After a 12-0 first season and a very good recruiting class last year, Urban Meyer and the Buckeyes coaching staff responded with an even better recruiting class this year. The class was ranked from 1-4 depending on the publication, but signing day coups like getting 5-star safety Vonn Bell helped make this a stellar class. Meyer is obsessed with competing with the SEC, so it will be interesting if the Buckeyes can get a shot in 2013.
I was fortunate to have the opportunity to see the Alabama-Michigan game last Saturday night in person at Cowboys Stadium. Here’s the view from our luxury box, and yes, the stadium is as impressive as you’ve heard. Jerry Jones has done at least one thing right in the last 15 years.
As an Ohio State fan, I wasn’t very thrilled about the match-up, though of course these are two of the most storied programs in college football. Nick Saban has Alabama at the top of the mountain, while Brady Hoke is trying to rescue Michigan from the RichRod debacle.
Michigan fans were thrilled with last year’s 11-2 record, but many of them and the “experts” around the country were a little too giddy about Michigan’s prospects for this season. Michigan didn’t beat a top 15 team last year, so that record wasn’t as impressive as it looked.
That said, the team’s performance on Saturday was pathetic, and frankly I blame the coaching staff. Sure, Alabama is clearly the better team, but Brady Hoke has Denard Robinson, and he’s the kind of player that can change a college football game in seconds with his explosiveness.
Last year I wrote about Michigan’s dilemma with Denard Robinson. Brady Hoke wanted to run a pro-style offense, but he had one of the best running quarterbacks in the country. Well, Hoke tried to have it both ways for a while, but on Saturday he and his staff called plays as if they had Tom Brady under center instead of Robinson. The result was ugly with incompletions and brutal interceptions. Hoke specifically avoided Robinson’s best play – sending the receivers deep and then tucking the ball and running.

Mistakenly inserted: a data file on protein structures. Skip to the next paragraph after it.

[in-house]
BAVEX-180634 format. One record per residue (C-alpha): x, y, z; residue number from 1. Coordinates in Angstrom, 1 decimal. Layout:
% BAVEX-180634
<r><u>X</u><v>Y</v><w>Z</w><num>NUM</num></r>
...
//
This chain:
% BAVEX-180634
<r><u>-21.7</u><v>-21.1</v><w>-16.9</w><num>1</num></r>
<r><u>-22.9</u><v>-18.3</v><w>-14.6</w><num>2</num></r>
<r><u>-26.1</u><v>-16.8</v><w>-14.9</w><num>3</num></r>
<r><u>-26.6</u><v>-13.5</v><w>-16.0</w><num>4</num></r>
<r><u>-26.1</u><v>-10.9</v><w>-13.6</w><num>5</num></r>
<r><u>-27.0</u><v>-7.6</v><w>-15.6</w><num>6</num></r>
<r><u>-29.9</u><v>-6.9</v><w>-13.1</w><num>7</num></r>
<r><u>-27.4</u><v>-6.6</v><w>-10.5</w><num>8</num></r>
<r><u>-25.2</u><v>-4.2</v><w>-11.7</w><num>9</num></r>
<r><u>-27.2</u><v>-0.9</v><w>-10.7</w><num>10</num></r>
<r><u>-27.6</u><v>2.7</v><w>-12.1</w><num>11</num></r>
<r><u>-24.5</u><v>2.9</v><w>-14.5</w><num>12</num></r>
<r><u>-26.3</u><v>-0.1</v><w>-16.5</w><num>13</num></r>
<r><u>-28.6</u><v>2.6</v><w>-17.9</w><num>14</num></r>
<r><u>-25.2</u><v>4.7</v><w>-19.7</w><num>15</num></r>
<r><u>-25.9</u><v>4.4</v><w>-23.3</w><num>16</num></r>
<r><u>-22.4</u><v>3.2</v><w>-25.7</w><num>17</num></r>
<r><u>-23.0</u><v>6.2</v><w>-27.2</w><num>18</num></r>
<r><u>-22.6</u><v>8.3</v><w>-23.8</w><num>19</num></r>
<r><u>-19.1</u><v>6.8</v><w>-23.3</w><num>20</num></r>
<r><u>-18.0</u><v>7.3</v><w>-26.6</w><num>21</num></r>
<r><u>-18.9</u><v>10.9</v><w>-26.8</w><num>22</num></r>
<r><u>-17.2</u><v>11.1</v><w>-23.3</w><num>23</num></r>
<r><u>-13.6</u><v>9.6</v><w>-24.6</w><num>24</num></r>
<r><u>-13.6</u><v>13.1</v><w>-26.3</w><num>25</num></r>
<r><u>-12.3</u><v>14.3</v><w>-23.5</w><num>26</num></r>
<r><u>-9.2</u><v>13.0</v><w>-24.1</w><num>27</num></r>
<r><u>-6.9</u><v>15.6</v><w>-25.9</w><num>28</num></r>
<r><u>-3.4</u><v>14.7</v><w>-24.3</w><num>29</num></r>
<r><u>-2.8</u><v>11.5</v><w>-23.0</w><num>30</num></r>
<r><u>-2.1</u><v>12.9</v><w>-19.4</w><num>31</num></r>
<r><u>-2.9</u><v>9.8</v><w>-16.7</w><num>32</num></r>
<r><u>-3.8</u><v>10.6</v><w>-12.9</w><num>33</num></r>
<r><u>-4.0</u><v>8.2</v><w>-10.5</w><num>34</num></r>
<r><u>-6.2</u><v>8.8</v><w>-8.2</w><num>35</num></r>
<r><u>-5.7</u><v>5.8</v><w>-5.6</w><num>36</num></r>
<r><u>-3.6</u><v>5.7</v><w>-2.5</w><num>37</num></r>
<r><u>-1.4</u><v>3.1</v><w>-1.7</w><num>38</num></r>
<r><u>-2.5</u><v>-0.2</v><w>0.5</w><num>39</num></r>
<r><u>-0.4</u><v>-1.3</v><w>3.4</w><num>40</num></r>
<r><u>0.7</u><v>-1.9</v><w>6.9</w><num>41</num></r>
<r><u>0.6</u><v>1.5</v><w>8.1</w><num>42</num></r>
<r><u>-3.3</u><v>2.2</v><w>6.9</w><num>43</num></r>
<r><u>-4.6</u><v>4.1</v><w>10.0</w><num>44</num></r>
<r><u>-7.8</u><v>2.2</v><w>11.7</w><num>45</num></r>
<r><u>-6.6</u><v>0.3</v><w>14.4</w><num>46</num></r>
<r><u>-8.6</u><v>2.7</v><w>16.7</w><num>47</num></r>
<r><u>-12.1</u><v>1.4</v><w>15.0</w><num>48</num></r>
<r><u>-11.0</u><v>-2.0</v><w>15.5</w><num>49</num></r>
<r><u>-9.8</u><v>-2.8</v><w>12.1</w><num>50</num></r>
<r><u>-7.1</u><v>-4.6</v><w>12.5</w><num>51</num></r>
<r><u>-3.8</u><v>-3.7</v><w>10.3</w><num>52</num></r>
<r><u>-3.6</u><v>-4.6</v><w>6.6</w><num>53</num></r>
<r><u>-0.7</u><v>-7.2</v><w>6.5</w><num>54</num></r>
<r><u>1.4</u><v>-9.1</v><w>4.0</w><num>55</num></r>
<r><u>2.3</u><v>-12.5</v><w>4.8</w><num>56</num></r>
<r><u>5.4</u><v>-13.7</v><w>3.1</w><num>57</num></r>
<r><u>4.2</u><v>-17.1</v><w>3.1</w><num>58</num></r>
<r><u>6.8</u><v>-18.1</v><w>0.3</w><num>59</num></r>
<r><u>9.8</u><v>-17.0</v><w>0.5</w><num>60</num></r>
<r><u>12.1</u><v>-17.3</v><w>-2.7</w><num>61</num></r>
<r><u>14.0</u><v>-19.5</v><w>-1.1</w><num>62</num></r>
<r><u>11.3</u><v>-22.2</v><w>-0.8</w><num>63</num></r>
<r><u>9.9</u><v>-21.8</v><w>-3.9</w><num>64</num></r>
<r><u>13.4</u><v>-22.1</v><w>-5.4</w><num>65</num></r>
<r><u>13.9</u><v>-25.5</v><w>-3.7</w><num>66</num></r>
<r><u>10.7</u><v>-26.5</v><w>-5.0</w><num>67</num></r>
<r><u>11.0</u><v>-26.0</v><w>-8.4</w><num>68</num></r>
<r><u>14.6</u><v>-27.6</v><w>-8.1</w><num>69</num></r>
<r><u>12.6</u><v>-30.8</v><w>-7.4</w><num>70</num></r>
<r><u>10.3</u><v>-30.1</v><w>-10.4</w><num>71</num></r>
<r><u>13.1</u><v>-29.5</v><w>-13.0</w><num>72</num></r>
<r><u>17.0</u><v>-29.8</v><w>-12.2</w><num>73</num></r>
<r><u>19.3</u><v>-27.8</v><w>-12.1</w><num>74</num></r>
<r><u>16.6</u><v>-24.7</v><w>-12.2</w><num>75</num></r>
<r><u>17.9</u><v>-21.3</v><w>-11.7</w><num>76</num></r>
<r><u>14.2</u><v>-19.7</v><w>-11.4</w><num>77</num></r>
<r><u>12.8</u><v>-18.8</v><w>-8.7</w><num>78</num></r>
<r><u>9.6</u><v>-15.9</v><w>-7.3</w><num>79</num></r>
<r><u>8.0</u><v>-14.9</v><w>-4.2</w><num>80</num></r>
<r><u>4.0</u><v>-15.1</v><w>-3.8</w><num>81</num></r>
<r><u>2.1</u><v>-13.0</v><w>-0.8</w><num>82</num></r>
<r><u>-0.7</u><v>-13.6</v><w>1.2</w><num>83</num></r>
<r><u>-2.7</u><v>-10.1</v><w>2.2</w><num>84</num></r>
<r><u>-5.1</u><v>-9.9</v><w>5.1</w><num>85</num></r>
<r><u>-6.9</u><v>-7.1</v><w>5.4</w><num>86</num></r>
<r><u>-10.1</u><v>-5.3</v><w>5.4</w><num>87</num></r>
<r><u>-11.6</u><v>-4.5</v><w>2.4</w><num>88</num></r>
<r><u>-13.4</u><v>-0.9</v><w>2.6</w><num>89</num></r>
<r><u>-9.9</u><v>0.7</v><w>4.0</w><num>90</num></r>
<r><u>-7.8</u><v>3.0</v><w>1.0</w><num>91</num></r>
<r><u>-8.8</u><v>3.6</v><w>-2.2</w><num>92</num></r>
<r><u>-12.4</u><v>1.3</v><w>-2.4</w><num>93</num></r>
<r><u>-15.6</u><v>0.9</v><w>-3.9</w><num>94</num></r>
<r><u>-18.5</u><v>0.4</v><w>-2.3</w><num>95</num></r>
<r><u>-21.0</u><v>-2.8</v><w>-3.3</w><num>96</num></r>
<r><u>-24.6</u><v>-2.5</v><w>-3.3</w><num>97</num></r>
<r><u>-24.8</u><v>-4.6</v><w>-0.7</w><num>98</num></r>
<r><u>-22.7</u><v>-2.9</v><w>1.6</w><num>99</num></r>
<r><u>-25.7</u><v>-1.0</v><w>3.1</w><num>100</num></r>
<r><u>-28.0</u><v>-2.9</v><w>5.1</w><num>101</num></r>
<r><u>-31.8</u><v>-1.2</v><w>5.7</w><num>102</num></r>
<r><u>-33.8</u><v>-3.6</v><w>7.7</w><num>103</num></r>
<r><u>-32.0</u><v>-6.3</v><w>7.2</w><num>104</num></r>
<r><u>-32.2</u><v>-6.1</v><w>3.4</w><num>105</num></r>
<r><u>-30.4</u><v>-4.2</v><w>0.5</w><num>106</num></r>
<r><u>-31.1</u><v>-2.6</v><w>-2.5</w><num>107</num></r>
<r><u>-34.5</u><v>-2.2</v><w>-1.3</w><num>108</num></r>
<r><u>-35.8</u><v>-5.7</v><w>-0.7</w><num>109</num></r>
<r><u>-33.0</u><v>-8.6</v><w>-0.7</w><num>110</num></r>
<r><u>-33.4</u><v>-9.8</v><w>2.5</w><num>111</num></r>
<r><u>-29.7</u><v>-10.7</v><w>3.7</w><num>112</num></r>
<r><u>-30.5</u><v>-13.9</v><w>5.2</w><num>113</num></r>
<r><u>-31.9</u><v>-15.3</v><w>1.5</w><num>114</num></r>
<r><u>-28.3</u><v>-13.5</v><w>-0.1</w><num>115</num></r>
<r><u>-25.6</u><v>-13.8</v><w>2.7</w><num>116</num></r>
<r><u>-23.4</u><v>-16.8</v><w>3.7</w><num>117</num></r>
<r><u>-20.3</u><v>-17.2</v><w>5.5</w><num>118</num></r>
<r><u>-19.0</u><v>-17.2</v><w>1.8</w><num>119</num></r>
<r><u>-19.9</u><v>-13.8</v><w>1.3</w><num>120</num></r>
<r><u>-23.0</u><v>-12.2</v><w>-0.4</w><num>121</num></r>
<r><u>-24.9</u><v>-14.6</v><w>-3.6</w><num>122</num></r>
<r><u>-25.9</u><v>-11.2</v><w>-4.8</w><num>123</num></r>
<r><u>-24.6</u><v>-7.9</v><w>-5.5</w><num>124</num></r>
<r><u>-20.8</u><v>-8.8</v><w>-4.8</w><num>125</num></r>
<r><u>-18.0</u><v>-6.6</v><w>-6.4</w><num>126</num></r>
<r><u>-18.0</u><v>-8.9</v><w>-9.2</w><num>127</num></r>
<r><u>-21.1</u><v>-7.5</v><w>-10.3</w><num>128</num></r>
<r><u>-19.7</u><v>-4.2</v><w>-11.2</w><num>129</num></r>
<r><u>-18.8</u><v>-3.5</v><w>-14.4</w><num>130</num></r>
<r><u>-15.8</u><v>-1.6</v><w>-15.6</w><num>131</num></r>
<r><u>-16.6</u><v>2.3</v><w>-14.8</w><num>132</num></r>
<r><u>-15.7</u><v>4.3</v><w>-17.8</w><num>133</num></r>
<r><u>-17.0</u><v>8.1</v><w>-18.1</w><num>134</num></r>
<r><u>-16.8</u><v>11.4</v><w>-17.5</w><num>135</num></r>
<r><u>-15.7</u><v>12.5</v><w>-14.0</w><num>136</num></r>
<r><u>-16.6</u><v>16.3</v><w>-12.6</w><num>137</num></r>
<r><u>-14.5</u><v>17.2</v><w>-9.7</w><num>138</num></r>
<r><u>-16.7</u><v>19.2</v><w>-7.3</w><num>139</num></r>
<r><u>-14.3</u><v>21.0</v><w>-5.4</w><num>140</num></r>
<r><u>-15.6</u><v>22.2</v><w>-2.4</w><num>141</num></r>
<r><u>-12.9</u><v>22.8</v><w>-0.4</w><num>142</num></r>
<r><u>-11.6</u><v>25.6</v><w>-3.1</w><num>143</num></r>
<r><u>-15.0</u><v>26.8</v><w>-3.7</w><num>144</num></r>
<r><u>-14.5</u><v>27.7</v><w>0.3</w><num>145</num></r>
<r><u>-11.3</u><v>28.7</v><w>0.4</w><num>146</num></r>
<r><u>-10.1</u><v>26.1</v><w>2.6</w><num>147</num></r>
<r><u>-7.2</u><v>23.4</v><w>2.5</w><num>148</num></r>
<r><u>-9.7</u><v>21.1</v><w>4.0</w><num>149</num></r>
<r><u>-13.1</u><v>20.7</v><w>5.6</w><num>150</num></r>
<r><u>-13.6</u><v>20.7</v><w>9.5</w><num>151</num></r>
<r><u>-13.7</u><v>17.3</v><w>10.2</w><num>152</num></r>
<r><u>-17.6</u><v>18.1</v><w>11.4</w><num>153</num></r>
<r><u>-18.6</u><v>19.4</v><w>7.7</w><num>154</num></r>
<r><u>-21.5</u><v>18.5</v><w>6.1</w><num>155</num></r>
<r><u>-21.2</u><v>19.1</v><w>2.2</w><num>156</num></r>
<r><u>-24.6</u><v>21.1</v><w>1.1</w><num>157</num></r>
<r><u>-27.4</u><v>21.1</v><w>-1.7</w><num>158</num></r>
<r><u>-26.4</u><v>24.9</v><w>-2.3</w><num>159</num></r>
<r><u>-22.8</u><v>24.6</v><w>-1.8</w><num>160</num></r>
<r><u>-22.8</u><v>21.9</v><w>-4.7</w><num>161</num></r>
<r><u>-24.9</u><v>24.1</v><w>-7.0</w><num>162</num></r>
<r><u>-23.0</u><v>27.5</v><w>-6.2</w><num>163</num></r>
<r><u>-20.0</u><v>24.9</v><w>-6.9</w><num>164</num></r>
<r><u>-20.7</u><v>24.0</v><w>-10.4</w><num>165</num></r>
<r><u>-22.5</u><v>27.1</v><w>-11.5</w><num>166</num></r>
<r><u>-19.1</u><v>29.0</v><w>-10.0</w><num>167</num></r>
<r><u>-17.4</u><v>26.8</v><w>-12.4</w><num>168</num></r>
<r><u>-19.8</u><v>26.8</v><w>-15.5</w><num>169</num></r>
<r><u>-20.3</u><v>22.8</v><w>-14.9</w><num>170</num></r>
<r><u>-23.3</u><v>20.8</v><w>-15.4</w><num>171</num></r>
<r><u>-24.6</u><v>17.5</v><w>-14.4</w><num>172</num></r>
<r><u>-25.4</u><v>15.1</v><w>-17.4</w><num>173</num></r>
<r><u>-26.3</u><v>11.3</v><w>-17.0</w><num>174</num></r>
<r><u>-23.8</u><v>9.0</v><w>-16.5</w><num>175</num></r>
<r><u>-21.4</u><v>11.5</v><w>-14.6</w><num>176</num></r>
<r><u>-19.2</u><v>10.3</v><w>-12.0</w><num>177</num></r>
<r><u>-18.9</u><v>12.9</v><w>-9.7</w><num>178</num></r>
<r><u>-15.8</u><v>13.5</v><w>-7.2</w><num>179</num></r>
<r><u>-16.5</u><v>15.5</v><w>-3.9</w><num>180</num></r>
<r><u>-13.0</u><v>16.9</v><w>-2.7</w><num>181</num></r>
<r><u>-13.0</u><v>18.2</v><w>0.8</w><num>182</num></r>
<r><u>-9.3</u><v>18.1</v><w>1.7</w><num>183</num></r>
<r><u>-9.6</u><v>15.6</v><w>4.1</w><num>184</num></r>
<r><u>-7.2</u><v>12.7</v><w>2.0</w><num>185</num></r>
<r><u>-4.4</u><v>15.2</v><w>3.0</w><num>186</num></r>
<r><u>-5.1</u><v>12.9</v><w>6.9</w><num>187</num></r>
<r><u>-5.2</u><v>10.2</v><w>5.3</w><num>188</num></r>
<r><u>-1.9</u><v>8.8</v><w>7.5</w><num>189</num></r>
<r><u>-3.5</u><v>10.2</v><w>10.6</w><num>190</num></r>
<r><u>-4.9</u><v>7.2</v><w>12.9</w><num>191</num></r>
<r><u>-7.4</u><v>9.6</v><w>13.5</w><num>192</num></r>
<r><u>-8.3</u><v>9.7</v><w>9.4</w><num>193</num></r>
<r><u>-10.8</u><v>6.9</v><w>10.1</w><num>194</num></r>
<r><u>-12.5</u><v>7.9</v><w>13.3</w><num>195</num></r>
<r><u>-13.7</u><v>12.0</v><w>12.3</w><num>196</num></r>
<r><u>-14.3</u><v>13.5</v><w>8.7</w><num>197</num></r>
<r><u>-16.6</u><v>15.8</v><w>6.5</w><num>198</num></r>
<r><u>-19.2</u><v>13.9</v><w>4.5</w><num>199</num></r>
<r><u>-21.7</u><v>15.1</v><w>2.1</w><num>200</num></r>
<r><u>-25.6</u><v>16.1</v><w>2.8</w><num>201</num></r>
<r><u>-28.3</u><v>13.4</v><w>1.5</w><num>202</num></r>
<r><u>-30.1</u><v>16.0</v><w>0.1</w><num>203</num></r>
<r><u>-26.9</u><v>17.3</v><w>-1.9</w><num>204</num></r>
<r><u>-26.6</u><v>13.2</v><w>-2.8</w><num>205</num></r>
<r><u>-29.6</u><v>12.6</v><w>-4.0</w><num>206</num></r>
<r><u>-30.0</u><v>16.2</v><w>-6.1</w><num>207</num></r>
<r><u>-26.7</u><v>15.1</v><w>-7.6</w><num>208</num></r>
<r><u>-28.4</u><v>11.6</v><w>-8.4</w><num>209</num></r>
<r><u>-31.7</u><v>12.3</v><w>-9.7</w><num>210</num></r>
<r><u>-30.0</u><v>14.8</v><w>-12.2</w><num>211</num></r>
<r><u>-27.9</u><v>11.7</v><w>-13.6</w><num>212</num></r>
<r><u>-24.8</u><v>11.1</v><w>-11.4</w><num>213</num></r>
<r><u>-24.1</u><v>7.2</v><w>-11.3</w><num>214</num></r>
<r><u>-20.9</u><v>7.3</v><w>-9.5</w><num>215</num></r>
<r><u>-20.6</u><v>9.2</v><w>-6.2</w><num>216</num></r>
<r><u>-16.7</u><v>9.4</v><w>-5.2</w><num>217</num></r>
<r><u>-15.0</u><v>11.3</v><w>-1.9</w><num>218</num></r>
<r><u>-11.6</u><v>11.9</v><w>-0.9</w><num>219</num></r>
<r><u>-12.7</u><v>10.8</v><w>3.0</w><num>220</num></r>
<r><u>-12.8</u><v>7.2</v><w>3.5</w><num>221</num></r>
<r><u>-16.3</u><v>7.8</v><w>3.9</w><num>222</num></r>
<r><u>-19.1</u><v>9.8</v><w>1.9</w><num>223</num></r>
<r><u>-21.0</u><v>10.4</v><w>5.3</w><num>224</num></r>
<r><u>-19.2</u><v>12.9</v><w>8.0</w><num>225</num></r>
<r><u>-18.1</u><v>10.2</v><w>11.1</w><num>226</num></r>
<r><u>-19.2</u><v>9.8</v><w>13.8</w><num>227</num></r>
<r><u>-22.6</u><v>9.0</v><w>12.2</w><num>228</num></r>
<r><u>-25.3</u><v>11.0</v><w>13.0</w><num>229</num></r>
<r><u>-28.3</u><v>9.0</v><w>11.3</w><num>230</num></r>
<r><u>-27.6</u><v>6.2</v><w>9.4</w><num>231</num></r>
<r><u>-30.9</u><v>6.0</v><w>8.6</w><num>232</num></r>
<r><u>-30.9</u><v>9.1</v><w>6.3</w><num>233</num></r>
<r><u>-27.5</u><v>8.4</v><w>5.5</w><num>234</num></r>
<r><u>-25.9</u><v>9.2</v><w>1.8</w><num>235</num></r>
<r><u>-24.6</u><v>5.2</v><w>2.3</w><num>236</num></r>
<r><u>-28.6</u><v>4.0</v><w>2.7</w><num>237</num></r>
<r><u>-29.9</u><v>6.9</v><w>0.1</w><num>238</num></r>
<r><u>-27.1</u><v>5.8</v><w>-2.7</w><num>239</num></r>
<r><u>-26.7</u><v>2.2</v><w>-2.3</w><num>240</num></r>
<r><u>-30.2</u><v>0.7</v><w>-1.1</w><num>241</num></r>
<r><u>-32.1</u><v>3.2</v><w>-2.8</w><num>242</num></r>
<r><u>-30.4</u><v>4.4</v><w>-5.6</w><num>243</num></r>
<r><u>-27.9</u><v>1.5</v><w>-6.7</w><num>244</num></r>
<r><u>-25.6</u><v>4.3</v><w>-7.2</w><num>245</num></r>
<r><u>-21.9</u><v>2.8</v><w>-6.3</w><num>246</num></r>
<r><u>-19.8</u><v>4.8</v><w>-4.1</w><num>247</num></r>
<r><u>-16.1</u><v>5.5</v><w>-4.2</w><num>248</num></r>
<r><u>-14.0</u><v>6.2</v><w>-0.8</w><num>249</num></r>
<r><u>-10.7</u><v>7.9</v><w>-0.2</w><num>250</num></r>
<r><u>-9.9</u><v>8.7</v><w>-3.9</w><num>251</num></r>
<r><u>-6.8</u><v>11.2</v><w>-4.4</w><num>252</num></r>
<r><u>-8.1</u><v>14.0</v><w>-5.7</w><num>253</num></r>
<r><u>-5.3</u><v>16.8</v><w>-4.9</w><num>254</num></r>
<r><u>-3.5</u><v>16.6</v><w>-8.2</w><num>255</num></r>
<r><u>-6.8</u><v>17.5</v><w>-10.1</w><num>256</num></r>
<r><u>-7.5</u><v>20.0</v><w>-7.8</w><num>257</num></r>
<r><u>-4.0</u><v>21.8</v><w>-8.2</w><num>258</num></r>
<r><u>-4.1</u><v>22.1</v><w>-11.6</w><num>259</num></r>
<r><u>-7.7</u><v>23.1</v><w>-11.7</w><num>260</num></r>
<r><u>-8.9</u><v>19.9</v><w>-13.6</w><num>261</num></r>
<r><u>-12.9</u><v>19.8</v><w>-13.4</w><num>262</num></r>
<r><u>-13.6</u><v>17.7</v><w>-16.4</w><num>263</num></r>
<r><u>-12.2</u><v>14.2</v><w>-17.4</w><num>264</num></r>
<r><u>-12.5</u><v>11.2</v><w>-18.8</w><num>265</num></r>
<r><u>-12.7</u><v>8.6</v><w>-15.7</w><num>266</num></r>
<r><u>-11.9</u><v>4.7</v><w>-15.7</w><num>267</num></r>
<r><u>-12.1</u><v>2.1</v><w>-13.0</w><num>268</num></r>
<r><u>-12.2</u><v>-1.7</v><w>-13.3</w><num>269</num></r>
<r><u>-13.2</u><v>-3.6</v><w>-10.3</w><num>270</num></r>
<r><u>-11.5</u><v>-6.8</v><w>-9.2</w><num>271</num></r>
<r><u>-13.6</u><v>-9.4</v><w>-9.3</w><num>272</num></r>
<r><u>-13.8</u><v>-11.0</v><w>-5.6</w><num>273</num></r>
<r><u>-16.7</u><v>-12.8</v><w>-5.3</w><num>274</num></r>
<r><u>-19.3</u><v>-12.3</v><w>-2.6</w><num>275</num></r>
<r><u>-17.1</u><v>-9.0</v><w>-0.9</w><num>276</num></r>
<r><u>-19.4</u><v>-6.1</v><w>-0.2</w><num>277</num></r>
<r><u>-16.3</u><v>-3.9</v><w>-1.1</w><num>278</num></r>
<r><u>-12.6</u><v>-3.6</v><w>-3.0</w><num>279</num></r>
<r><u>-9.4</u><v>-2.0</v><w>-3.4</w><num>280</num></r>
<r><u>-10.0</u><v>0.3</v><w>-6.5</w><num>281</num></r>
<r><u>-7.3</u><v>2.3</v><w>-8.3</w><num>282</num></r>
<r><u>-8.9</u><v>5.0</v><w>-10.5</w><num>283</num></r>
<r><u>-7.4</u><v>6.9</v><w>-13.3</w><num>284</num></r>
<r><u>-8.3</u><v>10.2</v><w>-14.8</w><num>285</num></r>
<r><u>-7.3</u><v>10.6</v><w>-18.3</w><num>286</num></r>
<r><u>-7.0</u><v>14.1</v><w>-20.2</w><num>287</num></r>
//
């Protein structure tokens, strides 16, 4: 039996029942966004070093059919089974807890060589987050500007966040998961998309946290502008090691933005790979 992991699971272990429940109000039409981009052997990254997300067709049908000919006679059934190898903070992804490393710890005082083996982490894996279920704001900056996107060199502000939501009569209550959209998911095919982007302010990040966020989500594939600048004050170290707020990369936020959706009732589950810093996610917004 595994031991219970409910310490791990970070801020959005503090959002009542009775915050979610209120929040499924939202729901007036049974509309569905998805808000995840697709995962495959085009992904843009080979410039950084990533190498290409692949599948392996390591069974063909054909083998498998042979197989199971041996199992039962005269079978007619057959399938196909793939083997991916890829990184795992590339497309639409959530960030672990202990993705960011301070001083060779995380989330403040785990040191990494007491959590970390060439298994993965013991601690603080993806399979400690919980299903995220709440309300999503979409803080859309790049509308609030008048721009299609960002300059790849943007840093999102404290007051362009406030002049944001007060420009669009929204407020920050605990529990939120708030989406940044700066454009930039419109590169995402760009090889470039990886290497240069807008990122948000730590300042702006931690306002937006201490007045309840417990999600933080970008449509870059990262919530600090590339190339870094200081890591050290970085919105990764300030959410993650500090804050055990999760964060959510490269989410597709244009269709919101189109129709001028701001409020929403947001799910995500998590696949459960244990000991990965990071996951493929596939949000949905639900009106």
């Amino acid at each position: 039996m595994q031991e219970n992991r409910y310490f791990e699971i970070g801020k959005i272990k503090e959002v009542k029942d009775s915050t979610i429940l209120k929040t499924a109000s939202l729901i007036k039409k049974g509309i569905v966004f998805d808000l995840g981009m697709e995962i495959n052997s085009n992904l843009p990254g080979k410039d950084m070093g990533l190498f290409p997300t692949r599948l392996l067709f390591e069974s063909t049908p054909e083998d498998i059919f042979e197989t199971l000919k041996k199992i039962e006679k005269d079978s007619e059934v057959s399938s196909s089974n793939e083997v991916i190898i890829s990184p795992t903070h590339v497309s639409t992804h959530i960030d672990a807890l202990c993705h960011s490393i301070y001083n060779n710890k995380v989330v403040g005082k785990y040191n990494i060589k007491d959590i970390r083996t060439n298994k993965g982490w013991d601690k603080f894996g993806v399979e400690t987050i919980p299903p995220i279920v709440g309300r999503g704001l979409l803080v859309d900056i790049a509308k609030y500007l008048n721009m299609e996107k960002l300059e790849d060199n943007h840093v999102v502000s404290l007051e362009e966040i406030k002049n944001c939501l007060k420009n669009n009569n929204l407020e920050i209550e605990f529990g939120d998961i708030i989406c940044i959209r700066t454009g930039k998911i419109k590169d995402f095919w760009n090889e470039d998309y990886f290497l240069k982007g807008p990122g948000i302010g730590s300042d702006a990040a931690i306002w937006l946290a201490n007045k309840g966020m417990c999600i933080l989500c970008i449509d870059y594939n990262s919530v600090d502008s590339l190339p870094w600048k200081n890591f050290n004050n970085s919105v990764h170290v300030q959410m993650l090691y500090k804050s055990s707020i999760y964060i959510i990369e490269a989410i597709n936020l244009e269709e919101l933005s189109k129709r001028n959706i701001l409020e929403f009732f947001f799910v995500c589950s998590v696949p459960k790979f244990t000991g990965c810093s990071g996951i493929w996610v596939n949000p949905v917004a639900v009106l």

We’ll see if Hoke and offensive coordinator Al Borges realize they blew it with the game plan. Hoke likes to run his mouth, and he’s gotten plenty of support following RichRod, posting 11 wins and then beating Ohio State. But now Urban Meyer is in Columbus, and he seems to know how to use his dual-threat quarterback Braxton Miller. Hoke’s support in Michigan will start to whither if he can’t find a way to unleash Robinson and starts losing to his Big Ten rivals.
Urban Meyer. REUTERS/Matt Sullivan (UNITED STATES – Tags: SPORT FOOTBALL)
Urban Meyer made quite a splash with a monster recruiting class at Ohio State, but some of his fellow coaches in the Big Ten weren’t too happy that he came in and “flipped” players. The whining from Bret Bielema and Mark Dantonio seemed a bit much according to David Whitley, who pointed out that recruits had every right to change their minds after a coach of Meyer’s caliber joined Ohio State.